One of the hardest decisions to make with an aging parent or relative is when to take their keys. Losing the ability to drive is a hard pill for many seniors to swallow. Most of them will have been driving themselves from place to place for fifty years or more. The thought of being confined to a single spot unless they can get a ride will probably not be met with gratitude. They will likely see themselves as trapped and think that their decision-making abilities are being taken away from them.
The important things to remember when talking to a parent or other loved one about their ability to drive is that they will almost certainly want to avoid the conversation and they will almost certainly be embarrassed about needing assistance—even if you are being proactive and having the conversation early before they are actually having problems. Persistence will be the key to making headway. Be supportive and make sure that your loved one knows that you are only bringing it up because you care about them and your worry that they will be hurt or that they will hurt others if they continue to drive.
One thing you should definitely take into the conversation with you is a viable alternative. Taking away your loved one’s keys does not take away their need to go places on a daily or weekly basis. Have a plan worked out with other trusted family or friends so that there will always be a ride available for your loved one when necessary. Give them plenty of alternatives so that they never feel confined to their home.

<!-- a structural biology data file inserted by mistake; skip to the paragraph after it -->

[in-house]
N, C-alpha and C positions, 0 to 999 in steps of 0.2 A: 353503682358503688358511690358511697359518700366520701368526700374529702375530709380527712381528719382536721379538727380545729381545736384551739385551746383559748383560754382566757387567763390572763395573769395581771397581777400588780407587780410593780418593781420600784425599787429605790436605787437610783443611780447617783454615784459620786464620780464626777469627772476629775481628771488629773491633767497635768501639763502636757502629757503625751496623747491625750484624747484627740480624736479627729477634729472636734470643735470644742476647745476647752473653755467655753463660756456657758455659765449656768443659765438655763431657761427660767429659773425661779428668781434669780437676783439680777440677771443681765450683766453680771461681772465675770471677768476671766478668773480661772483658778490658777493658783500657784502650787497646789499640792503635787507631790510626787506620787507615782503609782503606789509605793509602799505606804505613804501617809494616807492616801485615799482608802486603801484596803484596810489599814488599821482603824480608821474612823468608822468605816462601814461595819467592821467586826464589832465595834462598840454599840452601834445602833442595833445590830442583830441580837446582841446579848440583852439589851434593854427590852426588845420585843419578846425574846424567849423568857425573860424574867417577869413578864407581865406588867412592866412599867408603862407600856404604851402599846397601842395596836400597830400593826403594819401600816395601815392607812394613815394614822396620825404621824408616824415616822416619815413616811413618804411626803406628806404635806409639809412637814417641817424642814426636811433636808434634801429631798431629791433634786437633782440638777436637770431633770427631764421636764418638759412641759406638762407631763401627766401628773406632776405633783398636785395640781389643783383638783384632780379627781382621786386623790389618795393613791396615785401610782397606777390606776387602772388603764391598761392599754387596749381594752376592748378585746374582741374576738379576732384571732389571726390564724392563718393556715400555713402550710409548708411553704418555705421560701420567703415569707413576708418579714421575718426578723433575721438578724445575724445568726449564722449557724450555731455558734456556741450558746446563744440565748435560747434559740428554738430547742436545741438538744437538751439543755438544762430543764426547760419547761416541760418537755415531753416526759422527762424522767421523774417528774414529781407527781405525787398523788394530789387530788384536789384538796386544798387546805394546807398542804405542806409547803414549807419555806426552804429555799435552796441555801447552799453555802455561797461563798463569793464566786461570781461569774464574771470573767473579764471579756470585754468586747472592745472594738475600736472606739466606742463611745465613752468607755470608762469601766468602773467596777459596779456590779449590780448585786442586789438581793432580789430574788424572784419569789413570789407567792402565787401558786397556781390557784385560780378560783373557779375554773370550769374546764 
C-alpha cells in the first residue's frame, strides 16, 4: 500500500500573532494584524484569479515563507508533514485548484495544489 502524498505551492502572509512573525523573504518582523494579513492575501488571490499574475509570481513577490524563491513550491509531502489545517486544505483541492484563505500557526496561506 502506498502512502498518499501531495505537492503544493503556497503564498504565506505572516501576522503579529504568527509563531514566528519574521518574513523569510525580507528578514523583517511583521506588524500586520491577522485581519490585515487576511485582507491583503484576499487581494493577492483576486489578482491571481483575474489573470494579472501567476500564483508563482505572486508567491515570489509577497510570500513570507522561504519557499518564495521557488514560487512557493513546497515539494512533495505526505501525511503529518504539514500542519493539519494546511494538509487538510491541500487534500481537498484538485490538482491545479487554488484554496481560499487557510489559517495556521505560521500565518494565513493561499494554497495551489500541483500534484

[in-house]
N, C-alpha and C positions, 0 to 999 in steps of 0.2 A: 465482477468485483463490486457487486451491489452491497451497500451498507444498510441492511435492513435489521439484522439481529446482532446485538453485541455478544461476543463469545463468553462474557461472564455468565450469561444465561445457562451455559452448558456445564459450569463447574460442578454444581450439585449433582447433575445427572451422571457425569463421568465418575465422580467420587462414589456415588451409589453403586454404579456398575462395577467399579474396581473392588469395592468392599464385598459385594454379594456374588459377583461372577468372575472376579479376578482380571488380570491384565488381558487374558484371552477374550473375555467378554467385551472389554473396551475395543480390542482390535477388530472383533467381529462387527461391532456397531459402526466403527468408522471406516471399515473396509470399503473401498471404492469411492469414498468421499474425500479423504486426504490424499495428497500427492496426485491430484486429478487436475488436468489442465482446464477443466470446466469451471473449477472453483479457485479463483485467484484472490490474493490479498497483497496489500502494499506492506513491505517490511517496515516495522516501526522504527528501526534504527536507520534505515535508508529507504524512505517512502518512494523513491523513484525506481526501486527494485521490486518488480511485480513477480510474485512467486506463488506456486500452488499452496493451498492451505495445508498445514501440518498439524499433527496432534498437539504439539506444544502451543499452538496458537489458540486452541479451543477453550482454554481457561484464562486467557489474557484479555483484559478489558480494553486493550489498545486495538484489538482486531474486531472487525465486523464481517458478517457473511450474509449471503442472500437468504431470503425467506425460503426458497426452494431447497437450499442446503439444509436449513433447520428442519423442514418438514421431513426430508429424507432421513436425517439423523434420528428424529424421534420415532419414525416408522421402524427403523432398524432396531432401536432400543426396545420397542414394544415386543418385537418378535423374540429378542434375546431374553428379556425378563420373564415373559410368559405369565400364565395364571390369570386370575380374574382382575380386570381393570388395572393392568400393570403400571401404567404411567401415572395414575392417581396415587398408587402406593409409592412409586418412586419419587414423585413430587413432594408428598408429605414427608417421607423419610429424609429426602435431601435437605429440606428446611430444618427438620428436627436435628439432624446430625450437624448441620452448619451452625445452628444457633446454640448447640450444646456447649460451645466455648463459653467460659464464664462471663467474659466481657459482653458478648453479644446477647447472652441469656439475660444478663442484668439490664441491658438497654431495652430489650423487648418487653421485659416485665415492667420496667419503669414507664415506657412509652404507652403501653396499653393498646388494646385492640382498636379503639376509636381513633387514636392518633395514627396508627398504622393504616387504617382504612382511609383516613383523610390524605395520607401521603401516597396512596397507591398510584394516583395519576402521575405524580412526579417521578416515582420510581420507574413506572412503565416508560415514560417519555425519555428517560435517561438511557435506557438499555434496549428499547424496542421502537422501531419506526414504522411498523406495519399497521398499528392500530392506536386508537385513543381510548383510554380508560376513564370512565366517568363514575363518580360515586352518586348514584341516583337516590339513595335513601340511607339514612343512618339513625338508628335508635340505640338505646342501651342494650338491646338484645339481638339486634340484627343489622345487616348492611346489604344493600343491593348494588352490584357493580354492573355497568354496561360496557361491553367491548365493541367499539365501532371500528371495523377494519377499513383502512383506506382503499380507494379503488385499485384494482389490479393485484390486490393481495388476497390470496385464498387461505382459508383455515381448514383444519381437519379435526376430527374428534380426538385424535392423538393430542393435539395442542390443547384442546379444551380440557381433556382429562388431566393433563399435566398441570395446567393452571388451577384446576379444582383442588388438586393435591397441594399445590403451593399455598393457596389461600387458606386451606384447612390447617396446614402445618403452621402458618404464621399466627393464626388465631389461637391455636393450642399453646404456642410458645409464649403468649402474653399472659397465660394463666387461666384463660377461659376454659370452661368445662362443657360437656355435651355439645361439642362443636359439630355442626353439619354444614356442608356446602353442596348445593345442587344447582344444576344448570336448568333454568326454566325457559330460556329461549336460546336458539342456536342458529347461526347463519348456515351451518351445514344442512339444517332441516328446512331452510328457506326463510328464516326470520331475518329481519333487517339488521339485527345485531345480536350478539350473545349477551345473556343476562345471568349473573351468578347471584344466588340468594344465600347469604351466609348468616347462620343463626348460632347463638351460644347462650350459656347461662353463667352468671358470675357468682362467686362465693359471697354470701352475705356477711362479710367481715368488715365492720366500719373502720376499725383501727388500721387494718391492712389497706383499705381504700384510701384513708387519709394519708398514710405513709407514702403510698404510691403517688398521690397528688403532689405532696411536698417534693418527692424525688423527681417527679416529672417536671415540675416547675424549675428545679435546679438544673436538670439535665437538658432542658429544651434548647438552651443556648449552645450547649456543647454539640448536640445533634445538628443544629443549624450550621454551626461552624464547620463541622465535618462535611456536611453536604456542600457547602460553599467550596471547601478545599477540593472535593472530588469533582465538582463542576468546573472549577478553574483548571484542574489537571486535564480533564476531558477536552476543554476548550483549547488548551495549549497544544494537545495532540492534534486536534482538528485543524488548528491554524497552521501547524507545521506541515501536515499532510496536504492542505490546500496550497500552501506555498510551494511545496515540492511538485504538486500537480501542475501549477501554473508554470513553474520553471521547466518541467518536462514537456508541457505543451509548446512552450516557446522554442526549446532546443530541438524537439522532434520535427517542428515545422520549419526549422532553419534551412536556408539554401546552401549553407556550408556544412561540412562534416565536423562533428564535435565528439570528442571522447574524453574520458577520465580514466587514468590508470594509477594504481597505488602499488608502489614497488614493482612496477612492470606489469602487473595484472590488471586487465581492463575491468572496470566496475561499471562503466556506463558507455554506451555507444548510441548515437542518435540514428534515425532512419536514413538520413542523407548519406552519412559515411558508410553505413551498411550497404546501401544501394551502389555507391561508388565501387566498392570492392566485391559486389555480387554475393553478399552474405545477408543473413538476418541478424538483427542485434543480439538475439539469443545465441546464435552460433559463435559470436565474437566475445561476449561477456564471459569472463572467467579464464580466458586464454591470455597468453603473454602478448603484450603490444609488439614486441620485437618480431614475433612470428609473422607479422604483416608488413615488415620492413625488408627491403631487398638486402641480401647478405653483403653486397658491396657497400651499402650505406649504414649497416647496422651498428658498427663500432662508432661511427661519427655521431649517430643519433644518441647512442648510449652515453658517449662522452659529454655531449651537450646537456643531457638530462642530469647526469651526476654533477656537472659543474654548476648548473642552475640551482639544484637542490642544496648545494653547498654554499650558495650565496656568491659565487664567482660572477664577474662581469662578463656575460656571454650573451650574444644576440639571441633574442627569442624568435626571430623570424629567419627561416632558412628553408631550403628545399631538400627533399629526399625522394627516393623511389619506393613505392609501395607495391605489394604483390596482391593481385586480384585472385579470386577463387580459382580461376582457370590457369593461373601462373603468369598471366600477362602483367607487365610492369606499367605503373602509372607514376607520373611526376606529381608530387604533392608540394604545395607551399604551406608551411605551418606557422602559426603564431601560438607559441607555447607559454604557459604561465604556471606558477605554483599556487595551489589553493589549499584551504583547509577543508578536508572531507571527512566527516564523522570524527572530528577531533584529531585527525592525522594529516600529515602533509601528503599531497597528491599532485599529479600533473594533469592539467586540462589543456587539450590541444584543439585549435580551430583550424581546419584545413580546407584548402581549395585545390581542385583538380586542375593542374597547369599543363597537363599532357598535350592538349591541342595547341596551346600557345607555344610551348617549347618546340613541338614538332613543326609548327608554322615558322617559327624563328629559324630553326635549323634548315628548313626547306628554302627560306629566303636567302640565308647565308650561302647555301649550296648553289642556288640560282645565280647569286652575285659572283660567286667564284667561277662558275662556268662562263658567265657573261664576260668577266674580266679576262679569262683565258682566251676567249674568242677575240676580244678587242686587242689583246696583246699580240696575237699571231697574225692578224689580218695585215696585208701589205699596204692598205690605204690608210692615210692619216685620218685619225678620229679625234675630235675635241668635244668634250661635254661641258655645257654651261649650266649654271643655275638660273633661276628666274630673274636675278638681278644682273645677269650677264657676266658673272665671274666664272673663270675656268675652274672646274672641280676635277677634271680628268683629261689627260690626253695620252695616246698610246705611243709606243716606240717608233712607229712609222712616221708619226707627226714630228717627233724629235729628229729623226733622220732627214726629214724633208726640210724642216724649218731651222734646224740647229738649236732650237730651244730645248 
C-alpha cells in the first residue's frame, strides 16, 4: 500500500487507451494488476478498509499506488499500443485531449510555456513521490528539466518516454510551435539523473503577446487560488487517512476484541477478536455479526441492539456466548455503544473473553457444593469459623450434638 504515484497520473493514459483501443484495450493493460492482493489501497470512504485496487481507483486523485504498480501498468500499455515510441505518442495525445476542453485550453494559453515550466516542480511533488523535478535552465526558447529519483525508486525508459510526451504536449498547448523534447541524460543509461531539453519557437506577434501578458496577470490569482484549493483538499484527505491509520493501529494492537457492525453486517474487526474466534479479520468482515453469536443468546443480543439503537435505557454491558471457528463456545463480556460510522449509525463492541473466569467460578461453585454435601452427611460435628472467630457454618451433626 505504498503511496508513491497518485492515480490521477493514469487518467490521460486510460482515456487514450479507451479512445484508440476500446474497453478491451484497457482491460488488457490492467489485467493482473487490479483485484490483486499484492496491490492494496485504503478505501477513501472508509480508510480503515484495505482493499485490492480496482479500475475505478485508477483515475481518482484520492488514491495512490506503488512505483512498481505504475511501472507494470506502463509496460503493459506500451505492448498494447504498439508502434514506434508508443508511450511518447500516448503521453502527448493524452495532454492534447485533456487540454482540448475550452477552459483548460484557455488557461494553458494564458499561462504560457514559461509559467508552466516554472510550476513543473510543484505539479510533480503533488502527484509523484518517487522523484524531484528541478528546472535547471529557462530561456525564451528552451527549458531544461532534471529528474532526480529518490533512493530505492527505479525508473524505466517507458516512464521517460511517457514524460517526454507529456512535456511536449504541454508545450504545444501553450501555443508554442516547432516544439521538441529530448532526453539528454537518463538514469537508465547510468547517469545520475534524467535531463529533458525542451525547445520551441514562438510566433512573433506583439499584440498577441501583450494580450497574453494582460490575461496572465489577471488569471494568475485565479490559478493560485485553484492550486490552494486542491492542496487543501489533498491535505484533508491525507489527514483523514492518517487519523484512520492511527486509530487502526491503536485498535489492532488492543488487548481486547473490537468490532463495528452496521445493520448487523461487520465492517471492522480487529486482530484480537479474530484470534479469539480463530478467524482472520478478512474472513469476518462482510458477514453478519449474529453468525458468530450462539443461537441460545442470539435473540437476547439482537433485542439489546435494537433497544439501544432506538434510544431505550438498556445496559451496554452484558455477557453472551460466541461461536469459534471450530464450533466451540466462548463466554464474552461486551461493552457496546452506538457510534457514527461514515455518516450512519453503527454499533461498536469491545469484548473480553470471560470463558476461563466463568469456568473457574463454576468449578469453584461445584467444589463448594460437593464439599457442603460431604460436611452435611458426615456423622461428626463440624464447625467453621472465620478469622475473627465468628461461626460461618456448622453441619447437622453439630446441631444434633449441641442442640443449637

Even the best plans will never be fool-proof, though, so you will need a backup. Most cities and towns have public transportation specifically for the elderly that pick people up from their homes and take them to specific locations like doctor’s offices, grocery stores, or local senior centers. Often, these are free services, though their routes are usually fairly limited. When transporting your loved one regularly is no longer feasible and public transportation is inadequate, it may be time to consider in-home care services that include driving and accompanying your loved one to appointments and on shopping trips.
Deep down, everyone knows that they cannot continue to drive forever, but the ability to jump in a car and go wherever you want is a universal cultural symbol of freedom. Your loved one will likely resist the idea of giving up that freedom, but if the topic is approached correctly, you can make the transition more easily.